- Jerry Tipton informs us today that Paul McCoy has narrowed his choices down to Virginia and Kentucky. SMU, Southern Cal, Washington State and the other suitors now seem to have fallen by the wayside.
- If you were planning on trying out your new Twin Spires Club account on Churchill Downs' racing card this opening weekend, think again. It seems that the Thoroughbred Horsemen's Group are utilizing a provision of federal law to veto the on-line pari-mutuel betting except for a few big races like the Derby, Oaks, and Woodford Reserve Classic, holding out for a bigger piece of the pie. Churchill Downs has filed a federal lawsuit down in Florida over a similar situation. That is just posturing, however, as there is no way CD will allow this situation to continue -- they will either solve it through negotiations or removing the conditions that allow the Horsmen's group to exercise this power. Both will cost money, but trust me -- this piece of the pie is too huge to wait years for this to wind it's way through the courts. But for now, on-line bettors will have to wait to bet on CD races until there is a meeting of the minds.
- MSNBC reports that the BCS is inching toward a playoff of sorts by talking about the so-called "plus one" format that would essentially create a four-team playoff between the top four ranked teams in the bowls, then play a separate BCS championship game between the two winners. A variant of that format would play the bowls as normal, then select the top two teams out of the bowl system to play in a separate BCS championship. That is essentially what we have now, but after instead of during the BCS bowl season.
But the article warns that playoff proponents should prepare to have the patience of Job -- the earliest such a scheme could be implemented, even if the intransigent opposition can be swayed to agree -- would be seven years hence. So will this stymie the ridiculous proposed investigation of the BCS as violative of anti-trust called for by some in Congress? My guess would be no -- this is an election year, after all. Just one more question -- where is the NCAA in all of this?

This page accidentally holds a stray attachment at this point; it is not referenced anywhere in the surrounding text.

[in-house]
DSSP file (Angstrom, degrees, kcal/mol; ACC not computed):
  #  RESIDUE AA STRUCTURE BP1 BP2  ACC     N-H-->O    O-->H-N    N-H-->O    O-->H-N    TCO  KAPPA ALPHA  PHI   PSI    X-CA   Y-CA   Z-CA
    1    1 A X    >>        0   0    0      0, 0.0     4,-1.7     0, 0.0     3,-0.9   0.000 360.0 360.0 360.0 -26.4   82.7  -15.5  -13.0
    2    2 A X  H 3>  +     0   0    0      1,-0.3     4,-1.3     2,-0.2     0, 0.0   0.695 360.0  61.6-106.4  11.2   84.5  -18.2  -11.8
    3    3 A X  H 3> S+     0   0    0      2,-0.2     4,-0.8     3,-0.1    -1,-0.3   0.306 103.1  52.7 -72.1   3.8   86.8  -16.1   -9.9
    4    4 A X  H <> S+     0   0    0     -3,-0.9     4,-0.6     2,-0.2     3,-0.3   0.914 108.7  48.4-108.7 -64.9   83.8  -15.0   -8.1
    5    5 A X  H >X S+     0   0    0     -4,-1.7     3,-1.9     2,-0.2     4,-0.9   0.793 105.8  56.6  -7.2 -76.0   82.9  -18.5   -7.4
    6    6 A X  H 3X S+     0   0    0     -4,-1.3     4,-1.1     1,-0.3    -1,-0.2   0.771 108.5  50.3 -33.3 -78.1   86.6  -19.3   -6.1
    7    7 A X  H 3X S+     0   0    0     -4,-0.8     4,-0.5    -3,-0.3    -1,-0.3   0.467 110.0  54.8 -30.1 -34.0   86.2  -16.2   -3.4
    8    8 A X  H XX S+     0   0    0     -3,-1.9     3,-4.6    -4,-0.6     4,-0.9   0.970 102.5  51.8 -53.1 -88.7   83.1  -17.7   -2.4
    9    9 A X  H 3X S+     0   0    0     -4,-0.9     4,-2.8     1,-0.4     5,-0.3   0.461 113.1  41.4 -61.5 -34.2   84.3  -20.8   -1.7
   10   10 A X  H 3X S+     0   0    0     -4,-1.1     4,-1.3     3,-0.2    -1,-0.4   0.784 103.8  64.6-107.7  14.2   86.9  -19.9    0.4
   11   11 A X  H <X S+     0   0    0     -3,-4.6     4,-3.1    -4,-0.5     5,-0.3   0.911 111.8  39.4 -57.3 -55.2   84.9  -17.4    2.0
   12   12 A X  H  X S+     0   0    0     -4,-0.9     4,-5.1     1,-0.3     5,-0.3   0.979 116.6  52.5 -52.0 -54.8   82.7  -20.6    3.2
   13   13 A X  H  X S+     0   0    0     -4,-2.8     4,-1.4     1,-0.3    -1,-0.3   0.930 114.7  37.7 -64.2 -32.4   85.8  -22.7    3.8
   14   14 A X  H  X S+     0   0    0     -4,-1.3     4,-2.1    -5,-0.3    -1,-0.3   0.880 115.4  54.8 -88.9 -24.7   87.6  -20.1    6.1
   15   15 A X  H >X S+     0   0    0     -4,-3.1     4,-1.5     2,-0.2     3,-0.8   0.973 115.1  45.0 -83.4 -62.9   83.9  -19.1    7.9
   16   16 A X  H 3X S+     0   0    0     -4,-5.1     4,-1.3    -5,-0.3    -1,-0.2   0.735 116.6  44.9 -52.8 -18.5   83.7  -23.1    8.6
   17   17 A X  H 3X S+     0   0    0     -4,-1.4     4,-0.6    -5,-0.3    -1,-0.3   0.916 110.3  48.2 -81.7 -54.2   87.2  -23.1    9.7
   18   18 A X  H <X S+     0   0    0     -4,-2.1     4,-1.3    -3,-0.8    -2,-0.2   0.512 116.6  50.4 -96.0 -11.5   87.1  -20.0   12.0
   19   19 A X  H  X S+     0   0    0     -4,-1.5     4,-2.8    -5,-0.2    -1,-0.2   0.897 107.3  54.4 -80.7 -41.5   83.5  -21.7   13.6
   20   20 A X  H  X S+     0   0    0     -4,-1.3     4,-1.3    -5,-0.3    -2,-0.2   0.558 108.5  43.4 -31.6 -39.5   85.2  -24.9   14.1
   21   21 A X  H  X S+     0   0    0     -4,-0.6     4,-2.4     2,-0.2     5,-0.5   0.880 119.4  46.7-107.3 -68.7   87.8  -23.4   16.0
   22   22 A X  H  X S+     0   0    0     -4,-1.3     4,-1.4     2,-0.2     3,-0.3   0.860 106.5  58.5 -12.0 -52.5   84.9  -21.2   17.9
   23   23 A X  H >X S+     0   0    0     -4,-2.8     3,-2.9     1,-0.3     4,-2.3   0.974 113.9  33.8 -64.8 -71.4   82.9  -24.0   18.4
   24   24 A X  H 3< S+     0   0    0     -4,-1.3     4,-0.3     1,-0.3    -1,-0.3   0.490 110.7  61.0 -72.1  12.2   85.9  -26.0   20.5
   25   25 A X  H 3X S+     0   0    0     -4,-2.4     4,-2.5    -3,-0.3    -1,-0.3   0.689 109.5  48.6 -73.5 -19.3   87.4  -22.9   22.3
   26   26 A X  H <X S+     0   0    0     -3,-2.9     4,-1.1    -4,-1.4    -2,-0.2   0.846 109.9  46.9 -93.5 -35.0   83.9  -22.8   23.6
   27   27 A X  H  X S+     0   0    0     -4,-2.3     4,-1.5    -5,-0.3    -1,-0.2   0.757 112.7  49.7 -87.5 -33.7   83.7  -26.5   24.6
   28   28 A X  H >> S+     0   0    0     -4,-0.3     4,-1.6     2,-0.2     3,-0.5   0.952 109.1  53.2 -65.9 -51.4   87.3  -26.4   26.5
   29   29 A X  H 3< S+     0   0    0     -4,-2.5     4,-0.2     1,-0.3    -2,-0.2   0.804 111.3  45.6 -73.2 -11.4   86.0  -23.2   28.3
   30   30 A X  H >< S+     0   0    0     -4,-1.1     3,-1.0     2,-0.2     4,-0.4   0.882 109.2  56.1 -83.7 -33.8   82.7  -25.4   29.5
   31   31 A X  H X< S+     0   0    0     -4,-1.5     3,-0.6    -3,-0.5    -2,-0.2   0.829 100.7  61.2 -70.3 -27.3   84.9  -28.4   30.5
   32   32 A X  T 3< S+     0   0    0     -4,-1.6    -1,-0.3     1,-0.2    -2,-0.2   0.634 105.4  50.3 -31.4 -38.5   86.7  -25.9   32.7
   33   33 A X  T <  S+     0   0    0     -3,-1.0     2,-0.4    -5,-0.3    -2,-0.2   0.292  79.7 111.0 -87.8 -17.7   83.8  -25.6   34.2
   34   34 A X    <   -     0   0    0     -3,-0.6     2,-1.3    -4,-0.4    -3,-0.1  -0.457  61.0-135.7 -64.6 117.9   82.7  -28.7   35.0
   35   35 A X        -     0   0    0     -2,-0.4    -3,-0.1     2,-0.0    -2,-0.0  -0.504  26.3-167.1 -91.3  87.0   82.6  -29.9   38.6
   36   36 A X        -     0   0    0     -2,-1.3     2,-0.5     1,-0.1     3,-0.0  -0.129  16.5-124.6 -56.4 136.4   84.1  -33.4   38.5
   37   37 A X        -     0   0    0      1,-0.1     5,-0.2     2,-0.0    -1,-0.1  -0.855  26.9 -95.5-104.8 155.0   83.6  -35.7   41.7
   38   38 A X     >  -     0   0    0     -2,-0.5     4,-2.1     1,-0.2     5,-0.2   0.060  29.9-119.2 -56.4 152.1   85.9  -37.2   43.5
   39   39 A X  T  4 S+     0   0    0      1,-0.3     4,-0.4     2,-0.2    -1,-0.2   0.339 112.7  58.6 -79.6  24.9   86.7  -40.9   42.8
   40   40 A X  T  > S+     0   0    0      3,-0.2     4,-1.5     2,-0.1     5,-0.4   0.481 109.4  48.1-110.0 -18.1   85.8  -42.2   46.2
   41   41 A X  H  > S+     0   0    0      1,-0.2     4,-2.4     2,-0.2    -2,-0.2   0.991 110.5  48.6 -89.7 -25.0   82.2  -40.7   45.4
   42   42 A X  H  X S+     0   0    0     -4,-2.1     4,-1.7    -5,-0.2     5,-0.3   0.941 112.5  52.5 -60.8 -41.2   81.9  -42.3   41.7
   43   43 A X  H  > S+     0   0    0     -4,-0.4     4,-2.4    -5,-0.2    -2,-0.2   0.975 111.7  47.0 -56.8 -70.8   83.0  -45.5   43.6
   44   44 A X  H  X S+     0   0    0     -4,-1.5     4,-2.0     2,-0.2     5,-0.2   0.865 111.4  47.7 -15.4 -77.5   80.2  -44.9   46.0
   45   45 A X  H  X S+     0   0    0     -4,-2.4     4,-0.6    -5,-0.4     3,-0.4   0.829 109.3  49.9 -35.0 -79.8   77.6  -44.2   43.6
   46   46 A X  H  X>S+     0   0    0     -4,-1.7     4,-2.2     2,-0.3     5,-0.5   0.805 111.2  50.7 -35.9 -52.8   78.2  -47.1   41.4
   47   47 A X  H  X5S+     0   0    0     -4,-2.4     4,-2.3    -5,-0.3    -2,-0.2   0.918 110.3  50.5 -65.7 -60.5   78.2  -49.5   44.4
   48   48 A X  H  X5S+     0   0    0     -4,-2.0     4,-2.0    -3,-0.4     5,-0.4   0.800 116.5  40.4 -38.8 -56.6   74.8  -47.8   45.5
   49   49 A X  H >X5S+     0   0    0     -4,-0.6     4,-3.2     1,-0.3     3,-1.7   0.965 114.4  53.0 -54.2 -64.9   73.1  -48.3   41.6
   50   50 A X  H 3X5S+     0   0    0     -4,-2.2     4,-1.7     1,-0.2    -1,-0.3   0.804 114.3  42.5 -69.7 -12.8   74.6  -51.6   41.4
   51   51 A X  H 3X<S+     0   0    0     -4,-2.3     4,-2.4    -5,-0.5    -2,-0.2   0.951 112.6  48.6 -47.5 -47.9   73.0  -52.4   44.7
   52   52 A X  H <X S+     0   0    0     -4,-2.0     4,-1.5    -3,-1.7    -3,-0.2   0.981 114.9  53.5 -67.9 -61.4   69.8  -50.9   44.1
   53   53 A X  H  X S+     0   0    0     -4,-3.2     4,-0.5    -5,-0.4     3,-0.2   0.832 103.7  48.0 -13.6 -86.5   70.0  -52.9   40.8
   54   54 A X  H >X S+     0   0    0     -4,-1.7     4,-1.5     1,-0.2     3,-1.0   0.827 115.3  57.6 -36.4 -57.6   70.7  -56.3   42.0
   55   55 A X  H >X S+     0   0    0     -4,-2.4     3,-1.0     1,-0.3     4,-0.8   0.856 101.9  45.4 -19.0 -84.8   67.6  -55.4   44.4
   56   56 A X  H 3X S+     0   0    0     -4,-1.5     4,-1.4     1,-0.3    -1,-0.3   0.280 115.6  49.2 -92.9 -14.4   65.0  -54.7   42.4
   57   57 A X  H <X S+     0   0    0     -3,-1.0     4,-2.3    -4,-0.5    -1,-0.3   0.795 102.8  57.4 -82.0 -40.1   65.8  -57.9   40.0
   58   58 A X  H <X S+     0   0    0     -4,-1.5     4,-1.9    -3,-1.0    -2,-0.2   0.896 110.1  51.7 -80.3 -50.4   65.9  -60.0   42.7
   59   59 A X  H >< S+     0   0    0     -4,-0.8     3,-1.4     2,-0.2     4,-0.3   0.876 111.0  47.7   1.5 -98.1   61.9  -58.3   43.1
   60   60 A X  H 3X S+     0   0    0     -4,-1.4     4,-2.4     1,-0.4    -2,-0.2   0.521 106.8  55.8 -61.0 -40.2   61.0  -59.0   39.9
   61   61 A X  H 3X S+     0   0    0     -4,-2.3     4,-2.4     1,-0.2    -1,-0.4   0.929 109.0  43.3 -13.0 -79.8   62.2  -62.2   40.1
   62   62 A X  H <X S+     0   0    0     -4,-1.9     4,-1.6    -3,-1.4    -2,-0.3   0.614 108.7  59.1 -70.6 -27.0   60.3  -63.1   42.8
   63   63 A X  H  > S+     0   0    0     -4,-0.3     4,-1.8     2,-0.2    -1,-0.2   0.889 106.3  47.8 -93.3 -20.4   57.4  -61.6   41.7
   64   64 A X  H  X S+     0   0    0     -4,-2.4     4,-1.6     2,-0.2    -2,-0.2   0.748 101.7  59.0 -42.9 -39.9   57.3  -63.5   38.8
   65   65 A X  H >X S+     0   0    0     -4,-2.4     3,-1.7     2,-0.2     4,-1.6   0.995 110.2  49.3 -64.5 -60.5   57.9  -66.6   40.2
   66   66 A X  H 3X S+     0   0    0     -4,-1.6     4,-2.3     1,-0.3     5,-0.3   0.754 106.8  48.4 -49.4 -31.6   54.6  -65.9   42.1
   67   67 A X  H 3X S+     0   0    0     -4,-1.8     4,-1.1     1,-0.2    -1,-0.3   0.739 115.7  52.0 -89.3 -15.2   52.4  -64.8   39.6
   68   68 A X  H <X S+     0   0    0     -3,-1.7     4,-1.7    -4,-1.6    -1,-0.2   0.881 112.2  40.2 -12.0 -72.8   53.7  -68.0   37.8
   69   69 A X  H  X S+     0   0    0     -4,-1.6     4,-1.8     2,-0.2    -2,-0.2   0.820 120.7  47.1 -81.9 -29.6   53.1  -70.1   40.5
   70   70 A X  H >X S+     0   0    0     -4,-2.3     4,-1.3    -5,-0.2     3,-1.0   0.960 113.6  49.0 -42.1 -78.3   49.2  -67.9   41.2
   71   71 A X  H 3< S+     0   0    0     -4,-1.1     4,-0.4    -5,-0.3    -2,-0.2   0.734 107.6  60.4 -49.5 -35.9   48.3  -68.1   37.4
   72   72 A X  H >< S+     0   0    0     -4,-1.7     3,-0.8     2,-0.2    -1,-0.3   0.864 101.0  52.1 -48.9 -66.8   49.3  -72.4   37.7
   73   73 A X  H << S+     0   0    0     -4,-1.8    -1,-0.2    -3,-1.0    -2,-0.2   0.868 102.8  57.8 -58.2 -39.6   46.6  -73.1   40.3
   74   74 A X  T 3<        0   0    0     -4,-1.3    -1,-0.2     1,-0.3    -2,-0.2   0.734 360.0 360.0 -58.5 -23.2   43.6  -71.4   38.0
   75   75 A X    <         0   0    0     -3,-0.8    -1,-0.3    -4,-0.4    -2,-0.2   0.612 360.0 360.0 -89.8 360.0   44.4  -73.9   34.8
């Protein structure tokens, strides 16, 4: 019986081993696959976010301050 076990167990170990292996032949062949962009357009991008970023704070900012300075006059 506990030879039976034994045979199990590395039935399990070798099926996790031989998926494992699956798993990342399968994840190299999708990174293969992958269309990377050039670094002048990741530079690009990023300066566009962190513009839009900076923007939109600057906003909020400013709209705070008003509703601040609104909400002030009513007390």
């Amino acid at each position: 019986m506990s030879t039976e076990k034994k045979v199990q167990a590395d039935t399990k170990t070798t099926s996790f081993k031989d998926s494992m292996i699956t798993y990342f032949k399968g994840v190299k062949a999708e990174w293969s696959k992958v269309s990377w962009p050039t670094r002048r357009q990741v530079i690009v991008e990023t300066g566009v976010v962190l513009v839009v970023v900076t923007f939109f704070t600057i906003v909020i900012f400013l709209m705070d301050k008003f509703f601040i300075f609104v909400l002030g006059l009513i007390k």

AskMen.com has this story about an analysis using WhatIfSports.com to figure out who the top 10 basketball national championship teams were. They ran the teams against each other 100 times each, then ranked the teams by winning percentage. The UK 1996 national champions figure prominently, but many UK fans will not be that happy where they land. Read the whole thing if you're curious.
- Finally, and perhaps most importantly, today is the start of the NFL Draft. As you know, we here at A Sea of Blue are interested in the draft results, but not as interested as many others because I am not much of a professional sports fan. I'll wait for the results to comment on them, but in the meantime, here are some sites that will give you much more coverage:
That's all for now.
Update [2008-4-26 12:14:40 by Truzenzuzex]: Regarding Flemings, I have a few more thoughts. It is possible that more of Flemings' hours will transfer to Hawai'i than UK. Of course, it is also possible that Flemings picked Hawai'i because he liked it better than UK -- he never did visit UK's campus, so he has no real first-hand knowledge of what it is like here. It is very likely that Gillispie was making a last-ditch effort to try to get him on campus, which makes a lot of sense. If so, his efforts were apparently in vain. But Flemings has always been flighty in his decision-making, as evidenced by this Rivals article back when he was coming out of high school.